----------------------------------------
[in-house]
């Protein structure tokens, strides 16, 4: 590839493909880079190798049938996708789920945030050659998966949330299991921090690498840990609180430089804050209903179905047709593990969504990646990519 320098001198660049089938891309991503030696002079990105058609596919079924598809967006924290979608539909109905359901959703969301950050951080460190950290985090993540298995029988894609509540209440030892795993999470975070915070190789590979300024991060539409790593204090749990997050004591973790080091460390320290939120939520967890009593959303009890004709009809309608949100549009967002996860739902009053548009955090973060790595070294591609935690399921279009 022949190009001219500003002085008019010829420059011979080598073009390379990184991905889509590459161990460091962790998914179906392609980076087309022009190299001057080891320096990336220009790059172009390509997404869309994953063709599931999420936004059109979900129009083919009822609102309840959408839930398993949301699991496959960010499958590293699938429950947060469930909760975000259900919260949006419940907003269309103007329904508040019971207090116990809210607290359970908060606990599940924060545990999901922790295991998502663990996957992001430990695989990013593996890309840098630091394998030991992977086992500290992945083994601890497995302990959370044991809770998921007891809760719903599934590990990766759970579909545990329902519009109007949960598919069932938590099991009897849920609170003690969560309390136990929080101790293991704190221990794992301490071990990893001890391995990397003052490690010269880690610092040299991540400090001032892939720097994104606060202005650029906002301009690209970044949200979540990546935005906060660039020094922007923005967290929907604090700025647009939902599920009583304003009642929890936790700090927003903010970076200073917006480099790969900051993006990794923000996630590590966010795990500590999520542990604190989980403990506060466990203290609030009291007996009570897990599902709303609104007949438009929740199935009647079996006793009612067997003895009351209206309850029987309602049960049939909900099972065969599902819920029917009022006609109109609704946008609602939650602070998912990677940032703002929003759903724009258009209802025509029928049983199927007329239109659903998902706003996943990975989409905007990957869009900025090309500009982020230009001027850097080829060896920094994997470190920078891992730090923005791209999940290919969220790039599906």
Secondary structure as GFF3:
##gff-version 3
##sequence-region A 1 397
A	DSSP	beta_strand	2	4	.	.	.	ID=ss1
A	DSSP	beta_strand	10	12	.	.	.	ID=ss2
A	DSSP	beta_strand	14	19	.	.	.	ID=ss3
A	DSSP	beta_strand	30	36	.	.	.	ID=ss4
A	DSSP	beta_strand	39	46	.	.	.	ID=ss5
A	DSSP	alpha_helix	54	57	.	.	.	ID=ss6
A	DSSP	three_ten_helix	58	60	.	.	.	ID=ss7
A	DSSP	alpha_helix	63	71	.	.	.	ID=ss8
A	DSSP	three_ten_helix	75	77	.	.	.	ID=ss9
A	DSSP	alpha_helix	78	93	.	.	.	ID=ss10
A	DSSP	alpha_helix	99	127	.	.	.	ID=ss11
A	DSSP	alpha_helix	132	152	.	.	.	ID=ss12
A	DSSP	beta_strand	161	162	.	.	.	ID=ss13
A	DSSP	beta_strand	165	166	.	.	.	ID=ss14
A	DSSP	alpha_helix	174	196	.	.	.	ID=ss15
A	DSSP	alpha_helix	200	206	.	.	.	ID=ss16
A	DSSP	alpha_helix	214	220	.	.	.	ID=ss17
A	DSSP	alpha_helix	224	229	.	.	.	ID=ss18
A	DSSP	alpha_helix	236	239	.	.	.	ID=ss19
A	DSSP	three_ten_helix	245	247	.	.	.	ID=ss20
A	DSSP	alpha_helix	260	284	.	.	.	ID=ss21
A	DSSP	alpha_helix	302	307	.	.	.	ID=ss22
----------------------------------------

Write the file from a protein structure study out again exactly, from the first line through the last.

[in-house]
């Protein structure tokens, strides 16, 4: 590839493909880079190798049938996708789920945030050659998966949330299991921090690498840990609180430089804050209903179905047709593990969504990646990519 320098001198660049089938891309991503030696002079990105058609596919079924598809967006924290979608539909109905359901959703969301950050951080460190950290985090993540298995029988894609509540209440030892795993999470975070915070190789590979300024991060539409790593204090749990997050004591973790080091460390320290939120939520967890009593959303009890004709009809309608949100549009967002996860739902009053548009955090973060790595070294591609935690399921279009 022949190009001219500003002085008019010829420059011979080598073009390379990184991905889509590459161990460091962790998914179906392609980076087309022009190299001057080891320096990336220009790059172009390509997404869309994953063709599931999420936004059109979900129009083919009822609102309840959408839930398993949301699991496959960010499958590293699938429950947060469930909760975000259900919260949006419940907003269309103007329904508040019971207090116990809210607290359970908060606990599940924060545990999901922790295991998502663990996957992001430990695989990013593996890309840098630091394998030991992977086992500290992945083994601890497995302990959370044991809770998921007891809760719903599934590990990766759970579909545990329902519009109007949960598919069932938590099991009897849920609170003690969560309390136990929080101790293991704190221990794992301490071990990893001890391995990397003052490690010269880690610092040299991540400090001032892939720097994104606060202005650029906002301009690209970044949200979540990546935005906060660039020094922007923005967290929907604090700025647009939902599920009583304003009642929890936790700090927003903010970076200073917006480099790969900051993006990794923000996630590590966010795990500590999520542990604190989980403990506060466990203290609030009291007996009570897990599902709303609104007949438009929740199935009647079996006793009612067997003895009351209206309850029987309602049960049939909900099972065969599902819920029917009022006609109109609704946008609602939650602070998912990677940032703002929003759903724009258009209802025509029928049983199927007329239109659903998902706003996943990975989409905007990957869009900025090309500009982020230009001027850097080829060896920094994997470190920078891992730090923005791209999940290919969220790039599906």
Secondary structure as GFF3:
##gff-version 3
##sequence-region A 1 397
A	DSSP	beta_strand	2	4	.	.	.	ID=ss1
A	DSSP	beta_strand	10	12	.	.	.	ID=ss2
A	DSSP	beta_strand	14	19	.	.	.	ID=ss3
A	DSSP	beta_strand	30	36	.	.	.	ID=ss4
A	DSSP	beta_strand	39	46	.	.	.	ID=ss5
A	DSSP	alpha_helix	54	57	.	.	.	ID=ss6
A	DSSP	three_ten_helix	58	60	.	.	.	ID=ss7
A	DSSP	alpha_helix	63	71	.	.	.	ID=ss8
A	DSSP	three_ten_helix	75	77	.	.	.	ID=ss9
A	DSSP	alpha_helix	78	93	.	.	.	ID=ss10
A	DSSP	alpha_helix	99	127	.	.	.	ID=ss11
A	DSSP	alpha_helix	132	152	.	.	.	ID=ss12
A	DSSP	beta_strand	161	162	.	.	.	ID=ss13
A	DSSP	beta_strand	165	166	.	.	.	ID=ss14
A	DSSP	alpha_helix	174	196	.	.	.	ID=ss15
A	DSSP	alpha_helix	200	206	.	.	.	ID=ss16
A	DSSP	alpha_helix	214	220	.	.	.	ID=ss17
A	DSSP	alpha_helix	224	229	.	.	.	ID=ss18
A	DSSP	alpha_helix	236	239	.	.	.	ID=ss19
A	DSSP	three_ten_helix	245	247	.	.	.	ID=ss20
A	DSSP	alpha_helix	260	284	.	.	.	ID=ss21
A	DSSP	alpha_helix	302	307	.	.	.	ID=ss22